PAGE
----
Accompanying Histories of the Campaign and Regiment in the Period by Eric Sheppard and William Cope
Rifle green to America
Relations between the British Empire and its former—rebellious—colony in America were understandably strained in the half century following the War of Independence. While the British Army struggled with the Emperor of the French in Spain, open hostility broke out on the new nations border with British Canada. As Britain's war apparently drew to a close in the South of France upon Napoleon's abdication experienced regiments from Wellington's Peninsula Army were detailed to sail across the Atlantic to join the struggle. Among them were elements of the 95th—the famous green-jacketed riflemen. Fortunately for posterity two of those soldiers, Harry Smith and William Surtees, elected to write accounts of their experiences. Leonaur has included these two essential accounts in this volume, together with an account of the doings of the 95th in America and a general overview of the war, to give modern readers an insight into the latter stages of this Napoleonic period war, from a rifleman's perspective, up to and beyond the catastrophic battle before New Orleans that concluded hostilities. Available in soft cover and hard cover with dust jacket.
The troops of course dispersed in some measure, leaving their fires, which had too well served as a direction for the fire of this terrible schooner. But the time was not far distant when we should have other enemies to encounter; for by the time the schooner had fired a dozen broadsides, a noise was heard in our front; and just at this moment an American was brought in by a man from Captain Hallen’s post, who had foolishly come right into the centre of his picquet, and asking if they could tell him which way the regulars had gone. This showed that he was a young soldier, who did not know our troops from his own; but it also showed that the regulars which he was seeking could not be far distant; consequently, everything was got ready to give them the best reception possible; but as the people we had heard in front of the post where I then was appeared to be rather to our right, I feared lest they might get unawares upon the company of the 85th, which was stationed in the farm behind us.<br>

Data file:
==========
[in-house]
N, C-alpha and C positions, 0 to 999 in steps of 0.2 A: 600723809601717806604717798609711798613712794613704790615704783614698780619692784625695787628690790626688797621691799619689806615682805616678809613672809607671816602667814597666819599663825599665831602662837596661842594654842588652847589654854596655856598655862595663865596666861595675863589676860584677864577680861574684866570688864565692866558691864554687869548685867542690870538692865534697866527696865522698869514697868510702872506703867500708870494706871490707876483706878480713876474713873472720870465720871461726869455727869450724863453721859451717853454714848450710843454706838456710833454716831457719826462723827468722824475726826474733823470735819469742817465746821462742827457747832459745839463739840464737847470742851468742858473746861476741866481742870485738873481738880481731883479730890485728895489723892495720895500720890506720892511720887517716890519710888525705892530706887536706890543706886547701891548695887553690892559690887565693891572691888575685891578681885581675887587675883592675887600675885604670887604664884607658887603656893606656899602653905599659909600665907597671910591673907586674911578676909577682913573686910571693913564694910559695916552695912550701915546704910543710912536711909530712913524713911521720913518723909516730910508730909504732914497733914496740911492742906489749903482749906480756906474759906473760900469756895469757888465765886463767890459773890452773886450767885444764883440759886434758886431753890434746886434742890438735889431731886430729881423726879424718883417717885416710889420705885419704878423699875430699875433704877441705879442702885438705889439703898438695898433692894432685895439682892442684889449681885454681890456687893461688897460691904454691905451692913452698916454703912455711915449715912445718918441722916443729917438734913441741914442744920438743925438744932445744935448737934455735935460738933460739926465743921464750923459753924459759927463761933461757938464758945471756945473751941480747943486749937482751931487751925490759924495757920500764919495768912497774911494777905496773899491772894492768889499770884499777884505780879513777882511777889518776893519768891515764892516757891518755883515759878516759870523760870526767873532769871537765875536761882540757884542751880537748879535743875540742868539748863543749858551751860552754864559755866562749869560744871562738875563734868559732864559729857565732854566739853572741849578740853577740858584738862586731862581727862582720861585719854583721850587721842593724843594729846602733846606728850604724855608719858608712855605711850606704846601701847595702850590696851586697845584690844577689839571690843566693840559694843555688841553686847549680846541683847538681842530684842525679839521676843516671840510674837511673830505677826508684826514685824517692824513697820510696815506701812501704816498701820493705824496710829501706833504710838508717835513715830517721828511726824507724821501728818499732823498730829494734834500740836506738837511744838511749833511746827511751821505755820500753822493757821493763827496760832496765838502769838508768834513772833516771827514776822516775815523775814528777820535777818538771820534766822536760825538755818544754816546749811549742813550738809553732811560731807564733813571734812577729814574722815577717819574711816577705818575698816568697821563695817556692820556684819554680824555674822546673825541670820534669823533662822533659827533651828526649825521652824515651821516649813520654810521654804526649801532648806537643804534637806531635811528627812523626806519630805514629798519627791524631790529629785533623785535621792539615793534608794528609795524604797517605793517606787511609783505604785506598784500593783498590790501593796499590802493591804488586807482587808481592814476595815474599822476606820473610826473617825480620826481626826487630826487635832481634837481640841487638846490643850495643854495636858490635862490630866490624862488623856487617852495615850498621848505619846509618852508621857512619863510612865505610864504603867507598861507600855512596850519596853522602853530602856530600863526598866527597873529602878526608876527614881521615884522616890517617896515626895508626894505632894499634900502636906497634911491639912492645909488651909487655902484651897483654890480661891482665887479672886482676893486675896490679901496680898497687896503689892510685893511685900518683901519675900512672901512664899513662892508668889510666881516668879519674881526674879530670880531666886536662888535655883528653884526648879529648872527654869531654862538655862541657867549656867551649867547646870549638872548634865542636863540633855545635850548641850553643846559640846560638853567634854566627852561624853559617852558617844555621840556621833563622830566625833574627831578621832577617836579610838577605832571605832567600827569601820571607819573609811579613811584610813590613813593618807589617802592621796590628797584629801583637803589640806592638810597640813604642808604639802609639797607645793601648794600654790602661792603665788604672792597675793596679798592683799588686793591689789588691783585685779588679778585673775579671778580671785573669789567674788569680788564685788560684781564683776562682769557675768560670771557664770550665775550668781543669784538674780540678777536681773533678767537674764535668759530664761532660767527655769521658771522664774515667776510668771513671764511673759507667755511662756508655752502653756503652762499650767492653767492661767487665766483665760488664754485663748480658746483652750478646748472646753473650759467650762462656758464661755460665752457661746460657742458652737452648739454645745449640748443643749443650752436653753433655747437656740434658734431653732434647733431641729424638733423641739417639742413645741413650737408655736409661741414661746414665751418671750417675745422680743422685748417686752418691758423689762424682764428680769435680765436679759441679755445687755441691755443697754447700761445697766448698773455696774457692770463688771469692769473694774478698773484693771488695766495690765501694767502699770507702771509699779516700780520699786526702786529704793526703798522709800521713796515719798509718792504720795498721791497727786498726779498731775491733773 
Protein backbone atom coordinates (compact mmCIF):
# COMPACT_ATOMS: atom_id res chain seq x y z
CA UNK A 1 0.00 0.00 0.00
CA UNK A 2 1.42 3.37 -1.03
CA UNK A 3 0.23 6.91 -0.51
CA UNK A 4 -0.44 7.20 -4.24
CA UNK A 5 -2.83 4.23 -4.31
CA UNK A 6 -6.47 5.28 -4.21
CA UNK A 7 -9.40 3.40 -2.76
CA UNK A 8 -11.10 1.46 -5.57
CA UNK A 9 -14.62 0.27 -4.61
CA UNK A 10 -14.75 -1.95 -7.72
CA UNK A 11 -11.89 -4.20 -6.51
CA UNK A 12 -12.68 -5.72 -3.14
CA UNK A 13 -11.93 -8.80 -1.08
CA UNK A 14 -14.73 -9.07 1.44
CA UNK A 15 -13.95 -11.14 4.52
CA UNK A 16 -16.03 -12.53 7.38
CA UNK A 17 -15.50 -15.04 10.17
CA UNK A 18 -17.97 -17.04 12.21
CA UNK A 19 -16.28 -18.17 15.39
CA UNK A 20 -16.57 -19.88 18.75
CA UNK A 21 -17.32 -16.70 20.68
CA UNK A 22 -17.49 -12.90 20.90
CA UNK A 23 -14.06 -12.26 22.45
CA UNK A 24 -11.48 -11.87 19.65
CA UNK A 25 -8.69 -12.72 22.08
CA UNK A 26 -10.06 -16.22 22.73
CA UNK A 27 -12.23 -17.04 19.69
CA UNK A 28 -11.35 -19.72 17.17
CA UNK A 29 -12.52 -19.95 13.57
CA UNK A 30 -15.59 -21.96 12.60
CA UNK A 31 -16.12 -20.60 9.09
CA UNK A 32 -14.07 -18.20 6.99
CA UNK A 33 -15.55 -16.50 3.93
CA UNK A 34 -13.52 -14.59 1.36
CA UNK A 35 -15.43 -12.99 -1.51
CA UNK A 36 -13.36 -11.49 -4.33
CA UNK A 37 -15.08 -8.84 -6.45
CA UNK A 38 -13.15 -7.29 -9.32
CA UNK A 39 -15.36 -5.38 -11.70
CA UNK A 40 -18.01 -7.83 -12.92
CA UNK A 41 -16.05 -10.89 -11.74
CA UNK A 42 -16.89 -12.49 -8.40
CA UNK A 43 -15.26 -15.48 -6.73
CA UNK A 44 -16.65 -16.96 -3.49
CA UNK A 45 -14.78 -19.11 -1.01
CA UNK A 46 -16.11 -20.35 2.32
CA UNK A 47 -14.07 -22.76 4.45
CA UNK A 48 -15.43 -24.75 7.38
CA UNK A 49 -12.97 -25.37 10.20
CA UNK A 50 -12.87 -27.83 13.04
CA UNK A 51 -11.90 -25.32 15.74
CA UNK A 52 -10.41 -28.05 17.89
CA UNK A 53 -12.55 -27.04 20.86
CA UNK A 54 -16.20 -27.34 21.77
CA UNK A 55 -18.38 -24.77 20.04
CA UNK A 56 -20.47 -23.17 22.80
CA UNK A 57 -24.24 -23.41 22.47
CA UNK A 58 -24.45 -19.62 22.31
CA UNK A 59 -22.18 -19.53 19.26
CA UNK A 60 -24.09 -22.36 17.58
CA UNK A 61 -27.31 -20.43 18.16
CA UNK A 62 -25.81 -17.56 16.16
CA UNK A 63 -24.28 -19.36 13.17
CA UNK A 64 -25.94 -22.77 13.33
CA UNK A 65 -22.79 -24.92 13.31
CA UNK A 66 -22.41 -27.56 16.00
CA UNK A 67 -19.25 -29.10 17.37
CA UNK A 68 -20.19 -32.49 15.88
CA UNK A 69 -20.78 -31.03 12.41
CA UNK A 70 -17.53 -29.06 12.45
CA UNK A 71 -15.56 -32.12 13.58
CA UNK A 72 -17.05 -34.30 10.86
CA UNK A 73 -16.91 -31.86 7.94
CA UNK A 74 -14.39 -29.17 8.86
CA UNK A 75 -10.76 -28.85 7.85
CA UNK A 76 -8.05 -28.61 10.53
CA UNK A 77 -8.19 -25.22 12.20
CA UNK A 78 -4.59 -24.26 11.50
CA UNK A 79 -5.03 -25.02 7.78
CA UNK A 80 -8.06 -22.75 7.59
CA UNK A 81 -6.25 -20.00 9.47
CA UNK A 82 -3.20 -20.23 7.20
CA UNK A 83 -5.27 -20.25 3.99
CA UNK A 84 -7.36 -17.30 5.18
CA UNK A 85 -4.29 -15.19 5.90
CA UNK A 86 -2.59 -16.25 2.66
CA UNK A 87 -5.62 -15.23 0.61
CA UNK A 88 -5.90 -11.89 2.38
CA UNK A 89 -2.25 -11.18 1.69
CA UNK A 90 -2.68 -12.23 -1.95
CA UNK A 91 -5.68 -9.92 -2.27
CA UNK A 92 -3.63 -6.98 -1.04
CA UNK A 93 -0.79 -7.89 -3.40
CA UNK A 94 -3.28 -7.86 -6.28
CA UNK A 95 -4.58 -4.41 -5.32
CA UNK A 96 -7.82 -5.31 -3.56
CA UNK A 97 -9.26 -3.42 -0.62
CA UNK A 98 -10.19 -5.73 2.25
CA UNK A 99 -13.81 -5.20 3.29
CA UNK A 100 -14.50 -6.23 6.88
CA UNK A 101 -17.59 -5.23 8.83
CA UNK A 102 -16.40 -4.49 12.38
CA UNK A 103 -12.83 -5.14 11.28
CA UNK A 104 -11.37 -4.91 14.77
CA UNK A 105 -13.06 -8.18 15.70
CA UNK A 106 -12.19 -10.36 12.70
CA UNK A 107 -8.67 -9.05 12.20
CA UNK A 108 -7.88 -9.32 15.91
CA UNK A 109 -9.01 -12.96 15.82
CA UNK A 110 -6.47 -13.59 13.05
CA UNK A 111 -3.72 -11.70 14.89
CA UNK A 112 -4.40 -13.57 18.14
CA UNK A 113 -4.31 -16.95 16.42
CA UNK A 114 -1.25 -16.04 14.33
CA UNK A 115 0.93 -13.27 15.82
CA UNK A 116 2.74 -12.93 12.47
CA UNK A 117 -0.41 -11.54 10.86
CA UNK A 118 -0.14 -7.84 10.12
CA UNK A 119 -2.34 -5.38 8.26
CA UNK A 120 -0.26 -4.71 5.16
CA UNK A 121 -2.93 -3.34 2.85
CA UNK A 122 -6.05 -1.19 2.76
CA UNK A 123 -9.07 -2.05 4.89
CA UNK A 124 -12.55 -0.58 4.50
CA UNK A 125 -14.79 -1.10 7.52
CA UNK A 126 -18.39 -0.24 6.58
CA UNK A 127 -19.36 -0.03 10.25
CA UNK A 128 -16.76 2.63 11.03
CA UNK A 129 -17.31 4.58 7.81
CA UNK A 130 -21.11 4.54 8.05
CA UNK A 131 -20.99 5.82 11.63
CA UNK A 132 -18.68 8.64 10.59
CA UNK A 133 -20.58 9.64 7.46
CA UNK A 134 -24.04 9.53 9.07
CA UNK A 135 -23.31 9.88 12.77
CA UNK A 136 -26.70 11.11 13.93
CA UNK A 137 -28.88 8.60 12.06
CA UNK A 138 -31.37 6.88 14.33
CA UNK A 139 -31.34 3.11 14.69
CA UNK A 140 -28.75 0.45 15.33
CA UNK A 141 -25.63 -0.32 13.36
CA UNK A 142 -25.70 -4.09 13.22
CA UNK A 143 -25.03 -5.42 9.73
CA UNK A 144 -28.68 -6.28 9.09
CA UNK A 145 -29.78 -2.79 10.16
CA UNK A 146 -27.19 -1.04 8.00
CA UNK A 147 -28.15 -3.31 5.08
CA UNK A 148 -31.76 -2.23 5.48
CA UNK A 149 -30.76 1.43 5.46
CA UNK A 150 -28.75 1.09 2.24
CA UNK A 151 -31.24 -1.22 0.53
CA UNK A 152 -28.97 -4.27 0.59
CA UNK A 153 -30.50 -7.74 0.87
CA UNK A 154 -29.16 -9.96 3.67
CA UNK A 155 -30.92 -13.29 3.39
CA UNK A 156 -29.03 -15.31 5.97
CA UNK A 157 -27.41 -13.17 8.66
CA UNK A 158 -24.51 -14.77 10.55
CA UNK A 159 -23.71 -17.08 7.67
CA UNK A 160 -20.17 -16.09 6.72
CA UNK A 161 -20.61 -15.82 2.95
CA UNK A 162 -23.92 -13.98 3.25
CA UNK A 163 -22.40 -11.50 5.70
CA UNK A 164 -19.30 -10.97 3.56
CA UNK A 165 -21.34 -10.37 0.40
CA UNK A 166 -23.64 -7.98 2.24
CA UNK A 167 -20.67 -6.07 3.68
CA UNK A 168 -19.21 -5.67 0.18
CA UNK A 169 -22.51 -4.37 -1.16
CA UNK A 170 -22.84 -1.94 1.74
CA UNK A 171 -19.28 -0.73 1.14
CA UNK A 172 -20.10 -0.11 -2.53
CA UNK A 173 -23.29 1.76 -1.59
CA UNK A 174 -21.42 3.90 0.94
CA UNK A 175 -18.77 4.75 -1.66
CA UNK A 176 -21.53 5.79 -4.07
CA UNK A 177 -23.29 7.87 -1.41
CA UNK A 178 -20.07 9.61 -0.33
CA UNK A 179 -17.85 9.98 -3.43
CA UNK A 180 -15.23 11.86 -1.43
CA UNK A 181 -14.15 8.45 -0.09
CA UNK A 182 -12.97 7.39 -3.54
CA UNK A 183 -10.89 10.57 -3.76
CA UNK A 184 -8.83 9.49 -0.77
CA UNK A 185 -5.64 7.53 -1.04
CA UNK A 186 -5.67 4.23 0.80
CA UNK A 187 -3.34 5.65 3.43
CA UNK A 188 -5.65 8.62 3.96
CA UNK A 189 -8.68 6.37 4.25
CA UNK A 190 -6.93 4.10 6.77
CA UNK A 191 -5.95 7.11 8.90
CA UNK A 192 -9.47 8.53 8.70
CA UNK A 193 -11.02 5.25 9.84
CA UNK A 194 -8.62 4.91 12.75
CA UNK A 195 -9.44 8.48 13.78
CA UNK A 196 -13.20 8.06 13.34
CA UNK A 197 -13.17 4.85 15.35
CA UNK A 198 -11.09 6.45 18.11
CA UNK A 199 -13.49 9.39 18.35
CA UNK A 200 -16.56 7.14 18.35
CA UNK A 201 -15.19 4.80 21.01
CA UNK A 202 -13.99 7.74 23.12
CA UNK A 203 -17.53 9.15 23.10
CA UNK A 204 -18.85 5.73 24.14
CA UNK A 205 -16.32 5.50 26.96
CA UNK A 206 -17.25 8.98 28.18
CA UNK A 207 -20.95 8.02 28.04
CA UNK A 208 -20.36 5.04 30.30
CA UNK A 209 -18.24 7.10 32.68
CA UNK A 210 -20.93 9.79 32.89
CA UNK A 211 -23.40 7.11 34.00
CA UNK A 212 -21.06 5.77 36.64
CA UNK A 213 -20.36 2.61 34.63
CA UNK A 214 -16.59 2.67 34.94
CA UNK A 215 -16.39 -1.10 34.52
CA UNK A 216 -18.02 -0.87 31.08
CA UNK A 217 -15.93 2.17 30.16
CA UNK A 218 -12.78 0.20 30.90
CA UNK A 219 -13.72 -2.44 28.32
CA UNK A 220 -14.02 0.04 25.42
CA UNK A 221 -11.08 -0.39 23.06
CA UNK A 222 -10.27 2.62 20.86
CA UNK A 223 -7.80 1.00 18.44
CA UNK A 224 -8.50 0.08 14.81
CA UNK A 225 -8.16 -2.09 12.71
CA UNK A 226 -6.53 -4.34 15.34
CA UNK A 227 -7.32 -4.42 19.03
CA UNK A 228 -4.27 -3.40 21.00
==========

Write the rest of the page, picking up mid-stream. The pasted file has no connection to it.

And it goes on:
I consequently set off with all dispatch to give them timely warning, but when I arrived there, I could not find the officers, nor could I see where the picquet was posted; I therefore thought they must be on the alert at the bottom of the garden, which lay in the direction in which we heard the noise; and meeting here an officer and several of our men, who had moved in this direction, from the fire of the schooner, I told him I was certain that Hallen would be shortly most vigorously attacked, from the information I had learnt respecting the regulars, and advised him to collect all the men he could, and proceed forth- with to reinforce him at the advance. This he instantly did, and it was well, for by this time the firing had commenced in volleys at that post.<br>
I then returned to the picquet-house, where I had previously dined, and found the officer was going round his sentries; but as the firing was going briskly on at Hallen’s post, I expected every moment to be attacked here, and began, in the absence of the officer, to post the men as advantageously as the nature of the ground would admit.<br>
The house stood on a little path, or bye-road, running across the country, from the river towards the wood, and which, before he could get into, the enemy would have to clamber over a railing which lay on the side from which they were advancing. On the hither side of the road was a ditch, with a hedge, almost the only one to be met with, and a little copse of small trees. Into this copse I put the men, extending them along the inside of the hedge, which would not only keep them from the view of the enemy, but be some little protection from their fire, and would leave them the more at liberty to retreat when overpowered by numbers, as it was certain they must shortly be.<br>